How to choose the right glasses

The other day I realised I needed a new pair of glasses. Not because I have become more short-sighted but because, all of a sudden, I hate my large, oval, dark brown, Chanel frames.

If I hadn’t succumbed to the temptation of looking in the window of David Clulow optician’s, I might never have arrived at this conclusion. But just a 30-second glance at the designer frames on display and I knew: glasses are getting smaller again.

A year ago, when I bought them at great expense, my oversized frames felt cool. They felt fashionable.

I did worry that the combination of severe short-sightedness and large frames accentuated that awful multiple ring effect you get with a high prescription, but I solved the problem by attempting, whenever possible, to look people front on. My mother clearly didn’t rate them – they reminded her of her own similar mistakes in the 1970s, when big frames were first in – but, as with all my glasses since the age of eight, I persuaded myself they looked good.

Still, when I noticed that the new season’s frames had shrunk (see Chanel, Paul Smith, Oliver Peoples), and had more of a 1960s, Mad Men, upswept shape (Prada, Ray-Ban) I knew it was time for a frank reassessment: with a heavy heart, I decided to revisit my glasses museum.

All glasses-wearers have a glasses museum somewhere – at the back of a cupboard, shoved in a drawer, or scattered around the house. Mine extends back to the days of the large wire frames worn by the Brat Pack, and runs the full gamut of styles from John Lennon to sexy secretary, German architect to 1950s schoolgirl. Looking at this collection, I calculated that over the past 20 years I have spent thousands on glasses, and I’m pretty sure that none of them actually suited me. So I decided that when it came to choosing a new pair, I would aim for a style that is above the whims of fashion; something akin those tortoiseshell specs worn by Arthur Miller.

I went back to David Clulow, where I had bought the oversized Chanel specs and explained my predicament: I wanted something that wouldn’t look passé in a year, or even six months, but would still be stylish and would flatter my “high-myope” status.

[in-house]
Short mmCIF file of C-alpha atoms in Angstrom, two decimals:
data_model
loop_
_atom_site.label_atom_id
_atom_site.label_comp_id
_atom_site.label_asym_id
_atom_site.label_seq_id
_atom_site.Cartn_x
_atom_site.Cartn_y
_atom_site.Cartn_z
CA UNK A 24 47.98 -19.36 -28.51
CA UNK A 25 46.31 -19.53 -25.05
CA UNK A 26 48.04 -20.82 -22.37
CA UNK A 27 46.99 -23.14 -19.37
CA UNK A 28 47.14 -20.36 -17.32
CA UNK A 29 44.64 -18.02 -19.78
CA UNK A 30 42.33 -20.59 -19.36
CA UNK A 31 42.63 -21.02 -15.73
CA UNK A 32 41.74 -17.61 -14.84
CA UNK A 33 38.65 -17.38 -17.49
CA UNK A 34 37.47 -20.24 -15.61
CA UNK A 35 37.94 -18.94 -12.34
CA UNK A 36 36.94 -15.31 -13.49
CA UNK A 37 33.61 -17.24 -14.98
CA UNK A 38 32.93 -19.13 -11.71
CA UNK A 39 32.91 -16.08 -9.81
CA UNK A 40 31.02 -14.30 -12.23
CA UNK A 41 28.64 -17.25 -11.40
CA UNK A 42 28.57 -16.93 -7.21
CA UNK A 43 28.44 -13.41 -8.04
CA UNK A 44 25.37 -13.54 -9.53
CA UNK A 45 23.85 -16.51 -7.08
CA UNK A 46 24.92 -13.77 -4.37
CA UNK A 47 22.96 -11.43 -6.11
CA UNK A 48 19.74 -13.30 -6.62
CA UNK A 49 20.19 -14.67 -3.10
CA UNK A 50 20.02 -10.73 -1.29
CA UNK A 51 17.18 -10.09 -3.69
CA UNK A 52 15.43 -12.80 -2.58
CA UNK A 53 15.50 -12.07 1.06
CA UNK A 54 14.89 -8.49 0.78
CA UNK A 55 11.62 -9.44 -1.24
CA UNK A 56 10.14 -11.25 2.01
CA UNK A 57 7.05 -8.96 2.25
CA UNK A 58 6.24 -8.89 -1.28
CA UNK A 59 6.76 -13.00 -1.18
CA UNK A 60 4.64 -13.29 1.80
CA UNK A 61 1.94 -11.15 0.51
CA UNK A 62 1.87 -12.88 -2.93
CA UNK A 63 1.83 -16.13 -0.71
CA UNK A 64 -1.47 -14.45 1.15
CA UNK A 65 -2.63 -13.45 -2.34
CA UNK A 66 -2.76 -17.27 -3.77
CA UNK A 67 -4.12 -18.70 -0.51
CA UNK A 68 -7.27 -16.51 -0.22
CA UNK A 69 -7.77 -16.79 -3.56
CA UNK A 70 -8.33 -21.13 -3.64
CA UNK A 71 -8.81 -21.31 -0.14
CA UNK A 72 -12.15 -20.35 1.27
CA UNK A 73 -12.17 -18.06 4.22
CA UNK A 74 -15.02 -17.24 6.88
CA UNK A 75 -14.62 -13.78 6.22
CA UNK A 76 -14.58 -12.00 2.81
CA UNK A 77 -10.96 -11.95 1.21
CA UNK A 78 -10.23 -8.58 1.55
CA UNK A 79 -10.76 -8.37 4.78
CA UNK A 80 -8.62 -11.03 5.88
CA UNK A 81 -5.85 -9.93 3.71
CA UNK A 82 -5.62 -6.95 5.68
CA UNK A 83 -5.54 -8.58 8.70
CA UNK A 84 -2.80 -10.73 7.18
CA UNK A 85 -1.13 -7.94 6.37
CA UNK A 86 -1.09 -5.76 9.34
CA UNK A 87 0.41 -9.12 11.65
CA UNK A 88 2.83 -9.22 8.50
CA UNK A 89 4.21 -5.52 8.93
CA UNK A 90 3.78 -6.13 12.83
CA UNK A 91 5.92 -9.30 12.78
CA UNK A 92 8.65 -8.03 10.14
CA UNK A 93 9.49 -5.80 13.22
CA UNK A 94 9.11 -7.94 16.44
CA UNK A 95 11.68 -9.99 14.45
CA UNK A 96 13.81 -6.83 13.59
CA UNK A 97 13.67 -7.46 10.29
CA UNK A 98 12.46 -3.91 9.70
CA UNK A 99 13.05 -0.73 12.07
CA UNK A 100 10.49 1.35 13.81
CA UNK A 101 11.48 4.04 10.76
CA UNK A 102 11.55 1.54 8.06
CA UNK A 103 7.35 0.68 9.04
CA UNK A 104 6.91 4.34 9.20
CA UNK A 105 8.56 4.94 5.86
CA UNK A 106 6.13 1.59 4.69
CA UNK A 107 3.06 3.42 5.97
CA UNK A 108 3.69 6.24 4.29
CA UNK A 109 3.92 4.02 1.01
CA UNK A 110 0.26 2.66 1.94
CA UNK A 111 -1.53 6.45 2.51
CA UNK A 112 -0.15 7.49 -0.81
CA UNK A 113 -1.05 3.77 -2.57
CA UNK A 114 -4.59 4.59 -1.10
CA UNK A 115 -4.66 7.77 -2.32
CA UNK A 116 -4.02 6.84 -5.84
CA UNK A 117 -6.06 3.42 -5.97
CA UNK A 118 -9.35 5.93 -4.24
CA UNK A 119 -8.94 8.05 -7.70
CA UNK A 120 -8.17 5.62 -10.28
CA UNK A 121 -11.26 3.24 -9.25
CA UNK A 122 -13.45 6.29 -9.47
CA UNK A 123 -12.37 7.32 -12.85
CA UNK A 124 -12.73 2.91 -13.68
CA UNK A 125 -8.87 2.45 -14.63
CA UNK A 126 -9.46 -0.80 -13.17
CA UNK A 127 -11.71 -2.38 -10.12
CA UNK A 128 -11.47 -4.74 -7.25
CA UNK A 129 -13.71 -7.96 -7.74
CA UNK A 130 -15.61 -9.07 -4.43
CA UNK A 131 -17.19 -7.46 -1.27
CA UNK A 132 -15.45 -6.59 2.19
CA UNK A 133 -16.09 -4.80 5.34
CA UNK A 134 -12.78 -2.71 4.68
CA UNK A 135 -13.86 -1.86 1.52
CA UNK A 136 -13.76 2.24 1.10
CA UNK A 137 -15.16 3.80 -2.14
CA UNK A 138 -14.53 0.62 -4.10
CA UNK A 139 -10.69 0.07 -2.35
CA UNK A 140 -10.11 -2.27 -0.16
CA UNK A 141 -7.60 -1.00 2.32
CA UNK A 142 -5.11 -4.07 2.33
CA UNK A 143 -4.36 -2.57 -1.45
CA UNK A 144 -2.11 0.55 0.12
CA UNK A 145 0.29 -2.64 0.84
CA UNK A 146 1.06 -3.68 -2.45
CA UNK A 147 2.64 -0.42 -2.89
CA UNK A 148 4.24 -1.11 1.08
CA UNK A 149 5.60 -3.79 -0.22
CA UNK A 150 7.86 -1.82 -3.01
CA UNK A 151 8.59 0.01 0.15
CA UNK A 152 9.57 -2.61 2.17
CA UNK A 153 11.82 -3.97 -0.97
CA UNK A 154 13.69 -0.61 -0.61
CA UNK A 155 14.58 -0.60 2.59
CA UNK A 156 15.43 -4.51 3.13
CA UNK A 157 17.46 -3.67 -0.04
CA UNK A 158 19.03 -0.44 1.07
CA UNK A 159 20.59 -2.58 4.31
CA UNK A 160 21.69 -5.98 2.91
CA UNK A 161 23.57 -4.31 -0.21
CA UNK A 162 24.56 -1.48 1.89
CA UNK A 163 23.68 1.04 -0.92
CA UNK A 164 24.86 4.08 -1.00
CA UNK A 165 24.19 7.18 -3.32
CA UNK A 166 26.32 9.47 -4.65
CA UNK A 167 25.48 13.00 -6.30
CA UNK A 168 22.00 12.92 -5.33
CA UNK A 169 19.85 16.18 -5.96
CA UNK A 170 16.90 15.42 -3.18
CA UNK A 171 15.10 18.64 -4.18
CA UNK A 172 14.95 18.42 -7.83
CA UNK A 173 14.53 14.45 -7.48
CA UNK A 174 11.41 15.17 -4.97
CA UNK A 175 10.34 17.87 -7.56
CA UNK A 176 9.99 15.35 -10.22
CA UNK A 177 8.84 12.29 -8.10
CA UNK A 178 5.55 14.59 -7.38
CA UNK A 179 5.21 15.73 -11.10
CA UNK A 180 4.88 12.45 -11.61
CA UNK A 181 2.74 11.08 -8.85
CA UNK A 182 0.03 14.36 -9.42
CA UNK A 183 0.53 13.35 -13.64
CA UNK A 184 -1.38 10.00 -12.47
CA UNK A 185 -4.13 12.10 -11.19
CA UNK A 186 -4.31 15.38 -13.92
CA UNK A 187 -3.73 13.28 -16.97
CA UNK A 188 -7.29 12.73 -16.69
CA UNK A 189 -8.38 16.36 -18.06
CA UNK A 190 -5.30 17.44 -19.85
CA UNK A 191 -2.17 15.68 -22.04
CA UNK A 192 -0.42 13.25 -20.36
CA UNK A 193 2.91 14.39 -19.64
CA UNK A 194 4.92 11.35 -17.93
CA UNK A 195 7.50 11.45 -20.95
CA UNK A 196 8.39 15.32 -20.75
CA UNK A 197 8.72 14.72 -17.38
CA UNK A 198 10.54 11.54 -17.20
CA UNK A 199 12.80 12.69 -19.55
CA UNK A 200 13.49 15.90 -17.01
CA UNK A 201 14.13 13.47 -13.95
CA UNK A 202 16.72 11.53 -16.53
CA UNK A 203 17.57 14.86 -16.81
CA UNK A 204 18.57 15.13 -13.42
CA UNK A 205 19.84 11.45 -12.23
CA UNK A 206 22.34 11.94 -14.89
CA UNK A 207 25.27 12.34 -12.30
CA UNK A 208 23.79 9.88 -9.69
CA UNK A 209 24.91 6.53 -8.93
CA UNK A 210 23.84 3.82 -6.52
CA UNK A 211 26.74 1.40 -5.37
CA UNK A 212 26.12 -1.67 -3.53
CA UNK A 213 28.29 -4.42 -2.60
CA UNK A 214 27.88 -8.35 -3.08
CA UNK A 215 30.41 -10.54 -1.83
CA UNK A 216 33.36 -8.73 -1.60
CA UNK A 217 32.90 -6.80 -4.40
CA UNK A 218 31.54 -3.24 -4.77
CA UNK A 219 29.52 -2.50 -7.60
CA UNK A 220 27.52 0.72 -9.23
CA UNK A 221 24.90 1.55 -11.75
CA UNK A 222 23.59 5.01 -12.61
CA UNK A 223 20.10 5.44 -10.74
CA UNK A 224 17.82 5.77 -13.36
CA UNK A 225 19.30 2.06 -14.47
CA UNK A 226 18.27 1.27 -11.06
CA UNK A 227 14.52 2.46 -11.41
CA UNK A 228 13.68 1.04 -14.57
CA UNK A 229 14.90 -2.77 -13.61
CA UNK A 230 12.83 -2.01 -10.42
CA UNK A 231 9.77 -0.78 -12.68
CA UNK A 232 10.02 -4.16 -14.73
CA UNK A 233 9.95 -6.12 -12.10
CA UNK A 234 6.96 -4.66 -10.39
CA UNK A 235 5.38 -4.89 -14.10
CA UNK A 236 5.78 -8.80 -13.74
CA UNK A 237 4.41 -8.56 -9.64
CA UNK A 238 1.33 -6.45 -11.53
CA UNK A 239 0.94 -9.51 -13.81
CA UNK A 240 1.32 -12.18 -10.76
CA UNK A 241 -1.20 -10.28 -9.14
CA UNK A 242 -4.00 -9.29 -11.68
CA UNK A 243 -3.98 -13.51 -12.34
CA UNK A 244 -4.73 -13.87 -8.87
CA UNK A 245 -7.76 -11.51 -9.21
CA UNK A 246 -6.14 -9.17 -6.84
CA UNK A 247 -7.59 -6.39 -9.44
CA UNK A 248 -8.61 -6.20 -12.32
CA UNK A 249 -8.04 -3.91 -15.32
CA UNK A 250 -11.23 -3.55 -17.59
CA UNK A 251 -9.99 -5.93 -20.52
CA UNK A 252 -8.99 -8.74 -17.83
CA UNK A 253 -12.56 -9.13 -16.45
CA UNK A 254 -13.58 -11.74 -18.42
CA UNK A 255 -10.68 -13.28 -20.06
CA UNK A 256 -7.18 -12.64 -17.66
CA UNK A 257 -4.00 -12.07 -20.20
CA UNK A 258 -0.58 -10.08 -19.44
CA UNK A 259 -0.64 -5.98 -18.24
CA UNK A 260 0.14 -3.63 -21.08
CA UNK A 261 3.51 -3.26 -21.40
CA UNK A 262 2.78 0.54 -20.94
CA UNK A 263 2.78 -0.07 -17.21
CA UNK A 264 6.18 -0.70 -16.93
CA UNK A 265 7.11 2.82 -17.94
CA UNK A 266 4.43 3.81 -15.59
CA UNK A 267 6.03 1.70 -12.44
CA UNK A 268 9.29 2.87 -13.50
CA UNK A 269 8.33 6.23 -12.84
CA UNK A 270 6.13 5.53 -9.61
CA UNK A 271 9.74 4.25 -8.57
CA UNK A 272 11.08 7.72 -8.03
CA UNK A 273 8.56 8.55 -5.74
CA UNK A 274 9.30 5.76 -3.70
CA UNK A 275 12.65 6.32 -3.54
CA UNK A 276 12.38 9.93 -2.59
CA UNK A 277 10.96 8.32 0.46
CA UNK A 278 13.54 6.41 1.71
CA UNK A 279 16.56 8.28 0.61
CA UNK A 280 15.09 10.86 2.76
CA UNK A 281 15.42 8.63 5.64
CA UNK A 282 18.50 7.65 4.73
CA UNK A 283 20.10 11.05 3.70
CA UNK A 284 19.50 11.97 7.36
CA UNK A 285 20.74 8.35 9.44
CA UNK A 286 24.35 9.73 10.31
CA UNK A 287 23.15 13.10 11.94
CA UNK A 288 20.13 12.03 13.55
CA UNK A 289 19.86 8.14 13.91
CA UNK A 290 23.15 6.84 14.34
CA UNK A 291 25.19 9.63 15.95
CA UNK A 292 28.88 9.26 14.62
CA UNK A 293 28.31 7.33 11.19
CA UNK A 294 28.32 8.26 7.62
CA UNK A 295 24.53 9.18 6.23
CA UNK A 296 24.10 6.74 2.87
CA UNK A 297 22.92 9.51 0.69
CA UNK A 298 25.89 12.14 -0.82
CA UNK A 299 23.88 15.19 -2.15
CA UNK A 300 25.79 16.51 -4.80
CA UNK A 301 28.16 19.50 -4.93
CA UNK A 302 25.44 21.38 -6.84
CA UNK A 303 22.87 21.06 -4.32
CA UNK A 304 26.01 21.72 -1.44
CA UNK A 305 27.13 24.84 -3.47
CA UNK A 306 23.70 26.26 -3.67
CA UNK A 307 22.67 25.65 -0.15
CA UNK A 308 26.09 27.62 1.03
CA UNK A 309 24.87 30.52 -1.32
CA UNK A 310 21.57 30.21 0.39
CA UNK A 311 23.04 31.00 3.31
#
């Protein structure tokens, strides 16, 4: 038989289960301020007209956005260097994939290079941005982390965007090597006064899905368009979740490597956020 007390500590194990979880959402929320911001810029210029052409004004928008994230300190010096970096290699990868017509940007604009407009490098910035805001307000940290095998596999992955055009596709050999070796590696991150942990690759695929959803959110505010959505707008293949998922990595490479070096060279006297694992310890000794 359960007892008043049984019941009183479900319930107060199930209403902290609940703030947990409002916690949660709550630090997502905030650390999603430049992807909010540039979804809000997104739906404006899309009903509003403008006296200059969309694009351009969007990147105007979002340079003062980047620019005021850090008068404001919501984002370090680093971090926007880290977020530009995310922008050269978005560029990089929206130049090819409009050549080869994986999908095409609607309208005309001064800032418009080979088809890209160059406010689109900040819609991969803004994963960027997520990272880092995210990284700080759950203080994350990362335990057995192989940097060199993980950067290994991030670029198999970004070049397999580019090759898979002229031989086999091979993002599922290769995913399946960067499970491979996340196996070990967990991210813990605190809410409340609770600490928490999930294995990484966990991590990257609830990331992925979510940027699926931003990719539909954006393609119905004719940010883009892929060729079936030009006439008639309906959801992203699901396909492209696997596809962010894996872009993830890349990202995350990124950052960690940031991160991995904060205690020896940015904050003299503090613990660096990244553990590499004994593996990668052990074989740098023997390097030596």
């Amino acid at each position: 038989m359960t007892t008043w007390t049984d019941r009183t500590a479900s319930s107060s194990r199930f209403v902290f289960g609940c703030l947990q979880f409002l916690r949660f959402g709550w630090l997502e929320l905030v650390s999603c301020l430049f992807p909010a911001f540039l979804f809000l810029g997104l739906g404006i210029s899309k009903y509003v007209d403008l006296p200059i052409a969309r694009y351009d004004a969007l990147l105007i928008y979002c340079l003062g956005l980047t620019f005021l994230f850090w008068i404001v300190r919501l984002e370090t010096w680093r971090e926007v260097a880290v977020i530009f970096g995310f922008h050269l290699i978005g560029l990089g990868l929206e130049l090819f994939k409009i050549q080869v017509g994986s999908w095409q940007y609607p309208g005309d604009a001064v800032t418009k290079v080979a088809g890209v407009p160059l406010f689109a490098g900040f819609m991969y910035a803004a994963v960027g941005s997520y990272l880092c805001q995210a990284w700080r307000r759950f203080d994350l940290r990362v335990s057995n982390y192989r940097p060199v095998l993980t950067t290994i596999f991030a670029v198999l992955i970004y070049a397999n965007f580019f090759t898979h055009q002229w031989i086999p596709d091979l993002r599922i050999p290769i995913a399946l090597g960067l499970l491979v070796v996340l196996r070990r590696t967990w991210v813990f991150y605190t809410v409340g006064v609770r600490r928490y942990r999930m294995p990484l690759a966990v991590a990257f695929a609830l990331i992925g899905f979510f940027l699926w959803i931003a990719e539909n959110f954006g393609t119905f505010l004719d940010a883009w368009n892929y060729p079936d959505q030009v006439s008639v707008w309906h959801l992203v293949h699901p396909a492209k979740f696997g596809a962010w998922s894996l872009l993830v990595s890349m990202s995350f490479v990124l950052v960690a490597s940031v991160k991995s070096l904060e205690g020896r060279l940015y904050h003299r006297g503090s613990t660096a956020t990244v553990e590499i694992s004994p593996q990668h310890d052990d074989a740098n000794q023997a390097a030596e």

Phoebe Cobb at David Clulow said: “Avoid any type of frame that you might find in say, Urban Outfitters, the sort worn with clear non-prescription lenses. Don’t go for extreme, or silly. And when it comes to material, go for a flecked tortoiseshell rather than a single tone, as it has a more vintage look.”

In terms of brands, Persol, Ray-Ban, Oliver Peoples, Chanel and Paul Smith do the most timeless classic frames, Cobb said. She also pointed out that with my prescription, I really should avoid larger frames if I wanted to avoid the multiple ring effect. And I should go for an acetate frame rather than wire, to hide the edge of the lenses. Finally, in terms of my pale, freckly colouring, I should definitely avoid media-chic matt black.

After a dizzying hour, I decided on a pair of gently upswept dark tortoiseshell medium-sized frames by Oliver Peoples (£199). “Forget cool,” said Cobb, “these make you look pretty, which is more important.”

A day later, I tried the same frames on in another branch – something one is advised to do. “Those won’t go out of fashion,” the assistant said, with a smile. This was exactly what I had been hoping for. That said, I somehow doubt I will avoid the lure of the optician’s window forever more.
You’ve been framed
Richard Peck, managing director of David Clulow, gives his top tips on the right frames for your face shape and skin colour:

Round face: avoid circular frames or narrow styles and look for angular shapes such as rectangular frames.
Oval face: the most versatile face shape. It’s what you think works best.
Square face: frames with curved edges rather than straight lines work well to soften the overall look.
Heart-shaped face: frames that have a defined shape at the bottom and at the top will draw attention to the middle of your face.
Long face: look for frames that have a bit more depth – if they are too shallow they can elongate your face further.
Pale skin: black or silver frames can make you look washed-out. Try tortoiseshell or a gold tone frame.
Dark skin: glasses are now available in the full colour spectrum – pinks and purples are flattering.
Hair: check how the frames look with your hair both loose and tied up – it can make a real difference. For those who are bald or receding, look for a deeper frame to bring the focus back to your eyes.